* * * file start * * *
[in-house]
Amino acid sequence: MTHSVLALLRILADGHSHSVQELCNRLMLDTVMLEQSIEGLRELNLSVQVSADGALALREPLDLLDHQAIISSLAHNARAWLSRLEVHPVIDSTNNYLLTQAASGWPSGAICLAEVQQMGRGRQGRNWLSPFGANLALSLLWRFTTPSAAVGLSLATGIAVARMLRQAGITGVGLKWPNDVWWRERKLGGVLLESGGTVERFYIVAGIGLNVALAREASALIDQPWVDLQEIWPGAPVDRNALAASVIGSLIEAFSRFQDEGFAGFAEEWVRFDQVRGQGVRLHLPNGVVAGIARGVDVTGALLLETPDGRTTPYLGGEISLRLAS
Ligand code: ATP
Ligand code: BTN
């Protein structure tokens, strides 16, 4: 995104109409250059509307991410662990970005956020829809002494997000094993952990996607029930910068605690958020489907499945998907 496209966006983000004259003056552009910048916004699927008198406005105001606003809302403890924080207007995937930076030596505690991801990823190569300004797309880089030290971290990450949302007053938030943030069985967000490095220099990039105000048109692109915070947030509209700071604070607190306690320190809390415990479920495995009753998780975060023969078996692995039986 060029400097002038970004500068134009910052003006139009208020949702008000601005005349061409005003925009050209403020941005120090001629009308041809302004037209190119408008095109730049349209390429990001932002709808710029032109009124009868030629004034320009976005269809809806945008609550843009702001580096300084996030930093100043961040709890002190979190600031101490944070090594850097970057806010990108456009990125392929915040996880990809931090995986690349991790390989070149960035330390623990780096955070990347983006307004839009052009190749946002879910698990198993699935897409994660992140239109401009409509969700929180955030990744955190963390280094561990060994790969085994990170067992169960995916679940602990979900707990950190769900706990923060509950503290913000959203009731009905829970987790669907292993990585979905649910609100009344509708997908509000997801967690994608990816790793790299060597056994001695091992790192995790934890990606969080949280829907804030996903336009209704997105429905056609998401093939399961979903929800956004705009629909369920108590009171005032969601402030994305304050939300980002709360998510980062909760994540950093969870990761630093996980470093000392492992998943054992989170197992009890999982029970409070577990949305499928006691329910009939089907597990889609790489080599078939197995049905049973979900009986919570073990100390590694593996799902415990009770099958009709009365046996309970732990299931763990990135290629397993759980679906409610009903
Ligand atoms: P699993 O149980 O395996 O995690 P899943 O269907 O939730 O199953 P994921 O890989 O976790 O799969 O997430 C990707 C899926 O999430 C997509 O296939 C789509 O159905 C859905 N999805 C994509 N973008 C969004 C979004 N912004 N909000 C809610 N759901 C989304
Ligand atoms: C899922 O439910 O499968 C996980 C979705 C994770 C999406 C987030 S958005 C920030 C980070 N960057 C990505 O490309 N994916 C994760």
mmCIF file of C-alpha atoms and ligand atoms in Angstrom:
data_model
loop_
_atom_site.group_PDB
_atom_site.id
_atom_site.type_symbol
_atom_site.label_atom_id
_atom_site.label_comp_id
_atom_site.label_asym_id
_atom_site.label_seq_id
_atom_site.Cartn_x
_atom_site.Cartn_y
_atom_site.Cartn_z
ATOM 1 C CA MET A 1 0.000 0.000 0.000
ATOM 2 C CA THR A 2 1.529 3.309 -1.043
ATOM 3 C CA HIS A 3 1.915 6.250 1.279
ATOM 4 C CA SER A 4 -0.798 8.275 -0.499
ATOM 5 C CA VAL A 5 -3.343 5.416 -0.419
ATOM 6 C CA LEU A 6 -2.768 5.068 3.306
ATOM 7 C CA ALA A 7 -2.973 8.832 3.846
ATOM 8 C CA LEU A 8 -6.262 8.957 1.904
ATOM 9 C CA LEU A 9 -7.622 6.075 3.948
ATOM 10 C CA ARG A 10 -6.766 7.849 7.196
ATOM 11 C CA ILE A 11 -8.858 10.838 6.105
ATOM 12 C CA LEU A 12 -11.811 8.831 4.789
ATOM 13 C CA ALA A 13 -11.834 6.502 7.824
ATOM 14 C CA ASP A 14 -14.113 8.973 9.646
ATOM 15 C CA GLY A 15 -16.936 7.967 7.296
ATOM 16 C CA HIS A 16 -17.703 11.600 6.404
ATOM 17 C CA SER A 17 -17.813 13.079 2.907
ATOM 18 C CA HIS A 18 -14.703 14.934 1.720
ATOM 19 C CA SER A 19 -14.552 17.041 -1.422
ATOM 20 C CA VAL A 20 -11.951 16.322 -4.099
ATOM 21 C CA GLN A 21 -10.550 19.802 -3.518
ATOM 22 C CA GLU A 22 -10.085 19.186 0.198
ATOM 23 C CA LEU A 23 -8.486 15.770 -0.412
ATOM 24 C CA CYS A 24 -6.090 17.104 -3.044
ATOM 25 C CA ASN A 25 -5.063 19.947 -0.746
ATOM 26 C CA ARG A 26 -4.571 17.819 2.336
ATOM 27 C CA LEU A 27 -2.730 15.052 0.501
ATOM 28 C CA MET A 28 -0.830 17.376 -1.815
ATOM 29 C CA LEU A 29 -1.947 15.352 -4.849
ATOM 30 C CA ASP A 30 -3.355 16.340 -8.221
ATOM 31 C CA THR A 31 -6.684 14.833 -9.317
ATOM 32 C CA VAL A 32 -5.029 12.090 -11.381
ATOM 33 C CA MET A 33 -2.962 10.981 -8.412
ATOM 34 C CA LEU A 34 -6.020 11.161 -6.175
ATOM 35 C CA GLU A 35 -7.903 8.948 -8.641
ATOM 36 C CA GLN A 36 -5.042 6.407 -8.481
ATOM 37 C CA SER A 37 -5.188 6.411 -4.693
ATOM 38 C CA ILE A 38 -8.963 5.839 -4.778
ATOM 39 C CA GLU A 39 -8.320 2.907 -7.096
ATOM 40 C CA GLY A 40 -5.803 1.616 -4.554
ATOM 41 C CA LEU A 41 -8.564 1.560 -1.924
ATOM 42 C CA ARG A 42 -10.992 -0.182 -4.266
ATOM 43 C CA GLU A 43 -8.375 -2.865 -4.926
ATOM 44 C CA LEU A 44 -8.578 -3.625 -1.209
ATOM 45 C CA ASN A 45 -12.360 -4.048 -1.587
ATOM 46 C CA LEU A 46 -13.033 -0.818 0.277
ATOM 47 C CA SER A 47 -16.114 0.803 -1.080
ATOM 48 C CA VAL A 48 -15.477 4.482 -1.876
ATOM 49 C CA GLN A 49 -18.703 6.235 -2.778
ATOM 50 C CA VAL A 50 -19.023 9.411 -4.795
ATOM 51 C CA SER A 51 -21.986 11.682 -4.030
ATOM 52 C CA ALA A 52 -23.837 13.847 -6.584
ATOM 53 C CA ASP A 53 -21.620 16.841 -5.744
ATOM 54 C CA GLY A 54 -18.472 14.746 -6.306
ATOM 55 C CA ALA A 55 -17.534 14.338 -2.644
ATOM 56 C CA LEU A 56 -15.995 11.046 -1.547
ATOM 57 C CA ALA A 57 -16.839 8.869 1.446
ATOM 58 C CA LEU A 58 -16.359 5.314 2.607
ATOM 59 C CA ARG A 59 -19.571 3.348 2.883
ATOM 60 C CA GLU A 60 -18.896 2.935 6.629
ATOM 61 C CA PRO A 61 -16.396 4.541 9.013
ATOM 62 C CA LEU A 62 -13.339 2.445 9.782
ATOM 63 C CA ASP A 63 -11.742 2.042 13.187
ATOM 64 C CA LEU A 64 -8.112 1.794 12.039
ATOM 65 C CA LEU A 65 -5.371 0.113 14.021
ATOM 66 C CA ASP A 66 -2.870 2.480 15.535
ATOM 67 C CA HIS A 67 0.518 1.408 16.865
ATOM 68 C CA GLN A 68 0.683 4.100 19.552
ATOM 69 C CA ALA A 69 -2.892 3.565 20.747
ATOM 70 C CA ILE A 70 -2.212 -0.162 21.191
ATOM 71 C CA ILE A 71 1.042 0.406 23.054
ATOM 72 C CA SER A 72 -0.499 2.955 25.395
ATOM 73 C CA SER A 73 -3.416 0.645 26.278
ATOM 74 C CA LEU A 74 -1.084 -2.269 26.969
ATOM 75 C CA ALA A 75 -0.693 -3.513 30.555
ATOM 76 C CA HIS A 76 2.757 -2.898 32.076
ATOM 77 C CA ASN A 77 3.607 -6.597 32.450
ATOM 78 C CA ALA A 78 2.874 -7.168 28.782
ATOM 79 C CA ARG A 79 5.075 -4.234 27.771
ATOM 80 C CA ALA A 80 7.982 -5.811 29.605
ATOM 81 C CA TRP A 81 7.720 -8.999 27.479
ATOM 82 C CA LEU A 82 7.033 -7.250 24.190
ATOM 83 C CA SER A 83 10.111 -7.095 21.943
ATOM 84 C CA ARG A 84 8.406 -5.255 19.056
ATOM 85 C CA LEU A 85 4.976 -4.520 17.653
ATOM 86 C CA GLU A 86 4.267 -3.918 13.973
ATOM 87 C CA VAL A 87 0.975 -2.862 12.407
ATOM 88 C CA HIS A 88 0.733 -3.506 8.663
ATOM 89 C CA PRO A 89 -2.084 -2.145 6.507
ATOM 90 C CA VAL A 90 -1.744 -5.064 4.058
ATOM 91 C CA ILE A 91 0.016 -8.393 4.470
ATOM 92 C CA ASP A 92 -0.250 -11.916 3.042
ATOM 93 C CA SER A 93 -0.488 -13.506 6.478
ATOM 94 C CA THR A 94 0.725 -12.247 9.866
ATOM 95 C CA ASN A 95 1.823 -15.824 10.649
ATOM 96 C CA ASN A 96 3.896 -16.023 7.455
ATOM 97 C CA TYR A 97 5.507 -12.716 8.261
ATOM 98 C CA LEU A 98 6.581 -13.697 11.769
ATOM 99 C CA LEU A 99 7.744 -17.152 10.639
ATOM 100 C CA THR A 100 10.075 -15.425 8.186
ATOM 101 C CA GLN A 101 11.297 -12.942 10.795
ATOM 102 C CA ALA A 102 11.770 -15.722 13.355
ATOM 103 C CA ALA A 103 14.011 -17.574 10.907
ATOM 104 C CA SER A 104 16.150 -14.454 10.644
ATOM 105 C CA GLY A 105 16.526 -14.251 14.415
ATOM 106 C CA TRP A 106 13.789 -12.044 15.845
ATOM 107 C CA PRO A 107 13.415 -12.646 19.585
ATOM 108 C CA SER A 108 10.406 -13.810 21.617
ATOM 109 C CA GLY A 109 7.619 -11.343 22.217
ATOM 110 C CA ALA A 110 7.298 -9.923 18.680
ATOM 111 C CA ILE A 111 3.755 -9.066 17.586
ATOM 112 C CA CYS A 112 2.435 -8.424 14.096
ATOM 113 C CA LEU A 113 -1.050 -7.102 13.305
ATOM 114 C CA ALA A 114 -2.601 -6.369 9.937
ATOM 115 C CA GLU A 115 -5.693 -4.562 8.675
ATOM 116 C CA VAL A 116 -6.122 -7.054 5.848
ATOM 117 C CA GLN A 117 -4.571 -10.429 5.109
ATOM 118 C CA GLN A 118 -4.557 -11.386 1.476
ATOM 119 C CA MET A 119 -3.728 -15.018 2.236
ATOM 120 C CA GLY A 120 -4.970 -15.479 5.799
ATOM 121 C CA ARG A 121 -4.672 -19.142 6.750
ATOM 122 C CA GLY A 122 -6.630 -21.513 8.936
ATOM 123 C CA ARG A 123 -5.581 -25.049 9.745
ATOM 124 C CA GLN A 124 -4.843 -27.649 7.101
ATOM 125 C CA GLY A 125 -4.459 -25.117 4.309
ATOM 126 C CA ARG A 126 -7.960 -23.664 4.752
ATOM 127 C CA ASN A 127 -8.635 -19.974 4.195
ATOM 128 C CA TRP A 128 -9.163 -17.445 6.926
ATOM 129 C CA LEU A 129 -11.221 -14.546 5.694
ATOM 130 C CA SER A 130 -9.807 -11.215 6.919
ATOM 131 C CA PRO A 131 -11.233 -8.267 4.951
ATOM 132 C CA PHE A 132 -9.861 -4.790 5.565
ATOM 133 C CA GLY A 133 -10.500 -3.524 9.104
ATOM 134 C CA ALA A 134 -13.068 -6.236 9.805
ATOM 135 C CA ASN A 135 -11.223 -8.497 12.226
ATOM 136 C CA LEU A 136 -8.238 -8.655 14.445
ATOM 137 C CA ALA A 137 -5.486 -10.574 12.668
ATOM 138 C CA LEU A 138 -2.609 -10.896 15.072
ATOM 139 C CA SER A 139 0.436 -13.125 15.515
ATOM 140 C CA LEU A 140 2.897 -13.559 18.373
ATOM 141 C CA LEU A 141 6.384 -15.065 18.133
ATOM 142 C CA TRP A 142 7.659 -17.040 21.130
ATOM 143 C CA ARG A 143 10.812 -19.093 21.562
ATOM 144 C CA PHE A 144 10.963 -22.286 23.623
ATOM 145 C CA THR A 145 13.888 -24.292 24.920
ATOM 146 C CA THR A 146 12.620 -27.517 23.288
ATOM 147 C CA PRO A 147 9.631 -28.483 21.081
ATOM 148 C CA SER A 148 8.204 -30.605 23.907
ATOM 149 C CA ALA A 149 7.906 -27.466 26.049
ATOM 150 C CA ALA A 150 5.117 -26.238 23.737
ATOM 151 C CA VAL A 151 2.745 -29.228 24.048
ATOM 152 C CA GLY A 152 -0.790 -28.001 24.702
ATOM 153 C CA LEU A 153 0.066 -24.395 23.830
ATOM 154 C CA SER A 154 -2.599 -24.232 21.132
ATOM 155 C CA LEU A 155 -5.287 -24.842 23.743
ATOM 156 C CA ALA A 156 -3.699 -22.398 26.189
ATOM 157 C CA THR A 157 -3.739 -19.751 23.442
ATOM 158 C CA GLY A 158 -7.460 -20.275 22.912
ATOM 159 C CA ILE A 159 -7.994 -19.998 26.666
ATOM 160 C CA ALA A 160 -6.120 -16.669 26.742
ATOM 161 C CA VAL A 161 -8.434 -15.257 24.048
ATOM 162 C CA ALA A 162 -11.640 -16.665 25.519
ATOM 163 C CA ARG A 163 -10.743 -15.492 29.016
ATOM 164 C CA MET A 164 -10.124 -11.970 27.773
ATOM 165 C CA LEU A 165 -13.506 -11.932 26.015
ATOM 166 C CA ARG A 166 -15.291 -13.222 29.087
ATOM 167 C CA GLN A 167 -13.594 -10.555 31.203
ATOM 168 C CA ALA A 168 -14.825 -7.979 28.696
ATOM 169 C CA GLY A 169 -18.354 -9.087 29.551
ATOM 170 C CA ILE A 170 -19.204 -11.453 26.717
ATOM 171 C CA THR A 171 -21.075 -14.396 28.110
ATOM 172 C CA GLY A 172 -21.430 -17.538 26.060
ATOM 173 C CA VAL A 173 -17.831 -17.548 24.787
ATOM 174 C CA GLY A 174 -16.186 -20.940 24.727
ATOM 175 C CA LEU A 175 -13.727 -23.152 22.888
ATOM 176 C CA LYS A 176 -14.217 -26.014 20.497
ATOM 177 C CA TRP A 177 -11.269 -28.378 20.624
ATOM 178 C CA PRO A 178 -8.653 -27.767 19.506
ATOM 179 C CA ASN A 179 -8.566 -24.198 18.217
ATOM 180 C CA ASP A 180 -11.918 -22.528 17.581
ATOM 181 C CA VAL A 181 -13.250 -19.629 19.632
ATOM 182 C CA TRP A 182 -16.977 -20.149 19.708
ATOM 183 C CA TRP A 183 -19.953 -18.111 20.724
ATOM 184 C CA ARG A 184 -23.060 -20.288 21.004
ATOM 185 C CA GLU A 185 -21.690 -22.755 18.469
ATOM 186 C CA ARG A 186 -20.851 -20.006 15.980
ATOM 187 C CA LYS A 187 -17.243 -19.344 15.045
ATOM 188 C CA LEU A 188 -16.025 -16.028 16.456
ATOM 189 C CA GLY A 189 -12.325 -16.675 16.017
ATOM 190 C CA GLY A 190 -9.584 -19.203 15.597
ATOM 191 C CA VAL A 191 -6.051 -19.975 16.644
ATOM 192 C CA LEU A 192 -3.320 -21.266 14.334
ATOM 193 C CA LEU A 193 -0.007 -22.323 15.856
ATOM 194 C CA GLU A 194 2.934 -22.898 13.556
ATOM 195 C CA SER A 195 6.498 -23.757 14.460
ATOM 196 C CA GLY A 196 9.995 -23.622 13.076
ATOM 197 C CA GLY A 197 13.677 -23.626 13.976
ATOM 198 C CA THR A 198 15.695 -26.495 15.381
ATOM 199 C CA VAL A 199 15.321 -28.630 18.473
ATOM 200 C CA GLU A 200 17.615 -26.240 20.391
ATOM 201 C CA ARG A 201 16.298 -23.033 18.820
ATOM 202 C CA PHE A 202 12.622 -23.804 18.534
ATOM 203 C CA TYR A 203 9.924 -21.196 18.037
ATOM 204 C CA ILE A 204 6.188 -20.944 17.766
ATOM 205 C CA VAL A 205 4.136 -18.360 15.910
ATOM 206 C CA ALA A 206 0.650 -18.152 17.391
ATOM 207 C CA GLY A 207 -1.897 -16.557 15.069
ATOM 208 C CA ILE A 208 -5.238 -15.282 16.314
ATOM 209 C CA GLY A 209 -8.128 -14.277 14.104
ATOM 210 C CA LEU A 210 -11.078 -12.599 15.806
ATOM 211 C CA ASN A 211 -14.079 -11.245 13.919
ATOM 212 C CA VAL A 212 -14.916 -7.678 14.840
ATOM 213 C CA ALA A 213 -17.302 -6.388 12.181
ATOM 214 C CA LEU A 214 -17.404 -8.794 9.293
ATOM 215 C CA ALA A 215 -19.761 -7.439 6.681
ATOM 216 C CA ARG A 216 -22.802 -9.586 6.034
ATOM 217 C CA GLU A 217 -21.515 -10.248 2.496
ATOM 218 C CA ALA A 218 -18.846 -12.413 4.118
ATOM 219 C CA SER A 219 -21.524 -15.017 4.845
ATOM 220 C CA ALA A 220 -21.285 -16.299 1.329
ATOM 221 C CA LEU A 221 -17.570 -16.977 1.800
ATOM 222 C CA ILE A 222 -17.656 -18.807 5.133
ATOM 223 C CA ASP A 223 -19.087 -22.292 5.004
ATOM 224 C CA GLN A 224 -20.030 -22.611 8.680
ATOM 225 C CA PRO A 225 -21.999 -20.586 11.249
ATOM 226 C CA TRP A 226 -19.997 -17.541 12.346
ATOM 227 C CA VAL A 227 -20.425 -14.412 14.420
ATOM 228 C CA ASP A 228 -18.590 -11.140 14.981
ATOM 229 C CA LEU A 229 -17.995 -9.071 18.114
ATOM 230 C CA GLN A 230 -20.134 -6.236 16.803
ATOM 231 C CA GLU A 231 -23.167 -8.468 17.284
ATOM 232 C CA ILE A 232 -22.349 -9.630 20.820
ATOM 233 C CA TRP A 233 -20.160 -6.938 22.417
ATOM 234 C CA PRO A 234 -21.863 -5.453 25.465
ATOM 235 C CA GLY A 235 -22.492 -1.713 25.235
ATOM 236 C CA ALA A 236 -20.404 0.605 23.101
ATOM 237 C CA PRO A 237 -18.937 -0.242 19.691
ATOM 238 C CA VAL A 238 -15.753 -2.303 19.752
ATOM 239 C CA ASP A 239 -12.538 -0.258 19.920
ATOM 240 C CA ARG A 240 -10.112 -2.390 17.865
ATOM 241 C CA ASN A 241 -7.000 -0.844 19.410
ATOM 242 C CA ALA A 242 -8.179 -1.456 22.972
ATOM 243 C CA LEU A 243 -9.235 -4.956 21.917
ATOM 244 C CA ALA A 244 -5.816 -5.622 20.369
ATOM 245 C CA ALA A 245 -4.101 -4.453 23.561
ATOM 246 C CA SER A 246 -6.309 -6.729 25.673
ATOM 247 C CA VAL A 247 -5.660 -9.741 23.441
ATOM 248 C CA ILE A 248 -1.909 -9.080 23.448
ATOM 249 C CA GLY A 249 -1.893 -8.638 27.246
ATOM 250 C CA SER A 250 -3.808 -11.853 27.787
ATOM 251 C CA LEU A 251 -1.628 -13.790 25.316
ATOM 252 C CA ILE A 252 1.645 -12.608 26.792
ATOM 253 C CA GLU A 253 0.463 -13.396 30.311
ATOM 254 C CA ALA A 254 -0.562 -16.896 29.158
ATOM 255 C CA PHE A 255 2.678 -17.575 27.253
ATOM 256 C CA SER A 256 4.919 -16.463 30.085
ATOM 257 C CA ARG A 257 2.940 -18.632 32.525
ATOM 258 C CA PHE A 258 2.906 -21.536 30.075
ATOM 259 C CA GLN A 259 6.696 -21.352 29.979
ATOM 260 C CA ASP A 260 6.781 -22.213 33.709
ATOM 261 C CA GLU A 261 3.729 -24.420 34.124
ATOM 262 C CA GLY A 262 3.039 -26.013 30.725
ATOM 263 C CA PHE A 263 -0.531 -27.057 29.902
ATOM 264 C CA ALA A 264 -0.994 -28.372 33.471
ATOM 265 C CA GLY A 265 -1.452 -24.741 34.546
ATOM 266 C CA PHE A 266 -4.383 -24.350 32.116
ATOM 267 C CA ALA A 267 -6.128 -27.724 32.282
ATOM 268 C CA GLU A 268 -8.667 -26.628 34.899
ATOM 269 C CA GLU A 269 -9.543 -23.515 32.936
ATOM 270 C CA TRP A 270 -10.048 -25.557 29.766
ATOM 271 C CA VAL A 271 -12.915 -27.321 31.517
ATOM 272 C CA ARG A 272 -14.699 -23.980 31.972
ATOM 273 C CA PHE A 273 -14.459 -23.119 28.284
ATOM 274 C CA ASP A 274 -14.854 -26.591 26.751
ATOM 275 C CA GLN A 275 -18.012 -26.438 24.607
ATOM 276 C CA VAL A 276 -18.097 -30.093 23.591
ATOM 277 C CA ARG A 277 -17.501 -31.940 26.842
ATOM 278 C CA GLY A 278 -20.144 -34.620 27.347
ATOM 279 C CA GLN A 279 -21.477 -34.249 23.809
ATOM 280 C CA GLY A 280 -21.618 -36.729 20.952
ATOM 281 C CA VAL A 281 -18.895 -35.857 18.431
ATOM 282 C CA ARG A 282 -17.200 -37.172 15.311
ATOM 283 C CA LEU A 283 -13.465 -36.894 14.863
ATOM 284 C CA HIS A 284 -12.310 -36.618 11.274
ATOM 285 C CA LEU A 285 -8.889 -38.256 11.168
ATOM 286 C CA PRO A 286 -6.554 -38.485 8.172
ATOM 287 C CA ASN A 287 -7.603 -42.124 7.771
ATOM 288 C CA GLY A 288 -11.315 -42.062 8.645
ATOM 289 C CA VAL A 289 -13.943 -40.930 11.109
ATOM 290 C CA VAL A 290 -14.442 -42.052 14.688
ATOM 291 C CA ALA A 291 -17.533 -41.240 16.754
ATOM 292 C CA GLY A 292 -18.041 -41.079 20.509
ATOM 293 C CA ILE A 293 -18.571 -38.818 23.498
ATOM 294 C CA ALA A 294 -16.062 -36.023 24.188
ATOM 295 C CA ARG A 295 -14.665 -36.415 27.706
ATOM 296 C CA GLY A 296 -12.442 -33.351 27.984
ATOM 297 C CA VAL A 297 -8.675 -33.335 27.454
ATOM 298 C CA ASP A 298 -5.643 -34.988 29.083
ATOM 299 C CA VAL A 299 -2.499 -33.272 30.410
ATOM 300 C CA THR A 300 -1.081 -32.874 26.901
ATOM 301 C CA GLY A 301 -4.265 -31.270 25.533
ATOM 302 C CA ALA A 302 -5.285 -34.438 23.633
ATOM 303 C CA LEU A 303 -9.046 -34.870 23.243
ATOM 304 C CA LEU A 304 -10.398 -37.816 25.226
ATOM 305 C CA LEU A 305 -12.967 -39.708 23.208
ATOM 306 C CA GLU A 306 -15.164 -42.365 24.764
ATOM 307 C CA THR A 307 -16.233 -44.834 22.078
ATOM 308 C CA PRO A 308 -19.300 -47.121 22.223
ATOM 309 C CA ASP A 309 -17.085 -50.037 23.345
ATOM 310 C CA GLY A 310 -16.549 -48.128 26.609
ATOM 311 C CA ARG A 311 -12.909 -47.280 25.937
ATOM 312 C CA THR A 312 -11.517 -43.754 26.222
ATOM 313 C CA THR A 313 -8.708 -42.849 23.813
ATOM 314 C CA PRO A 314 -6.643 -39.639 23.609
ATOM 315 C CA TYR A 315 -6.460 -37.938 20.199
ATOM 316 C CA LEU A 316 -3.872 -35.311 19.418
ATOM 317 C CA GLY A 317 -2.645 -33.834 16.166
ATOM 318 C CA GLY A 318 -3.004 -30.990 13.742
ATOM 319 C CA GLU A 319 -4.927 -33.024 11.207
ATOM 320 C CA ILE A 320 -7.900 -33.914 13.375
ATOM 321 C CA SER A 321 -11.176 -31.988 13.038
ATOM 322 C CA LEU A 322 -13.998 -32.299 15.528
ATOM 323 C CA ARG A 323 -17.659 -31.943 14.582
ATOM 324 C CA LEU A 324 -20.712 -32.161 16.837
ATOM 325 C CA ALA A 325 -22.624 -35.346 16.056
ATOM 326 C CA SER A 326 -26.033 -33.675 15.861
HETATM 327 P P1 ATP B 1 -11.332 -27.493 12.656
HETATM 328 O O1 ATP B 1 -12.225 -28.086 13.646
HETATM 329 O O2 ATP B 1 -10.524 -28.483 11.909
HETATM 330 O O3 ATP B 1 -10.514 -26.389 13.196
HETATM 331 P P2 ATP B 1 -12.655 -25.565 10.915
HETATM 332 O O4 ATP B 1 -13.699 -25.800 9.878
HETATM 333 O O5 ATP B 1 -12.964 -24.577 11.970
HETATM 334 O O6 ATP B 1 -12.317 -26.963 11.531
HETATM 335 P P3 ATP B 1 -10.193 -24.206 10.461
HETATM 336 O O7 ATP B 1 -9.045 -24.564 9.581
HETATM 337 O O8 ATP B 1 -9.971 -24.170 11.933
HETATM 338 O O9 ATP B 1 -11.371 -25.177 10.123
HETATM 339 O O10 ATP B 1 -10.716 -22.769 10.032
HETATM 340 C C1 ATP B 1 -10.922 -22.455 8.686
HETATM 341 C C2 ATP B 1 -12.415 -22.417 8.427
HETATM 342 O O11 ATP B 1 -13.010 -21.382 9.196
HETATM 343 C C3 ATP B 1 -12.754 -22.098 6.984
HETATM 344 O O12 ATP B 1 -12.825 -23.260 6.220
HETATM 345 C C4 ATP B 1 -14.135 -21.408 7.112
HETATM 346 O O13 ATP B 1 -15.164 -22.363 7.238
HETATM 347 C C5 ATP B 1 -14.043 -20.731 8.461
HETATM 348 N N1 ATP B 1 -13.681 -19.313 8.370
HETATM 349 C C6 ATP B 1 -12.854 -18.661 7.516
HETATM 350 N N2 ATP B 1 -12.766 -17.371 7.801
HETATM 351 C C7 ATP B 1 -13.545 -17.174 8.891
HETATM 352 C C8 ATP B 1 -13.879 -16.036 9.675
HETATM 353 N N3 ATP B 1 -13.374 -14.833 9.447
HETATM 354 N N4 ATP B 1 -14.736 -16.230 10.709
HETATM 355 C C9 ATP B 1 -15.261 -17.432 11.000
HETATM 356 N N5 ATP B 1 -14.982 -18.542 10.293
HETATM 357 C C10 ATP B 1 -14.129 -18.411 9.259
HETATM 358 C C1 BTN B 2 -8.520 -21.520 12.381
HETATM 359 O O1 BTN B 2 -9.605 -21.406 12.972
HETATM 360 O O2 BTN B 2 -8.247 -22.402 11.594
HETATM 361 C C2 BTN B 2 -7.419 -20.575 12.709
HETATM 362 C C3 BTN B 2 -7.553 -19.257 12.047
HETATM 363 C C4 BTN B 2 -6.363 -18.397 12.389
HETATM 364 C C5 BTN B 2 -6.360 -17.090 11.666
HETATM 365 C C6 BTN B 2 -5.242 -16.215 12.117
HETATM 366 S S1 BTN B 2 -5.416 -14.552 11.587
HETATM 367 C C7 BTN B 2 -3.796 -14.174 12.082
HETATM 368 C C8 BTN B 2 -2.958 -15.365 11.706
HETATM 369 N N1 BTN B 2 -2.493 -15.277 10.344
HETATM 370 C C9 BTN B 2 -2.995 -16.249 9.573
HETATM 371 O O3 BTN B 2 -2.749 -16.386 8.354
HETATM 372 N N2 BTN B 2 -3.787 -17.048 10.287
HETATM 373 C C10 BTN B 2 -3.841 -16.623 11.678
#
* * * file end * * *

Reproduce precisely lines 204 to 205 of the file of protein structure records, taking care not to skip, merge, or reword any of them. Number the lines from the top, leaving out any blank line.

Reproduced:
ATOM 184 C CA ARG A 184 -23.060 -20.288 21.004
ATOM 185 C CA GLU A 185 -21.690 -22.755 18.469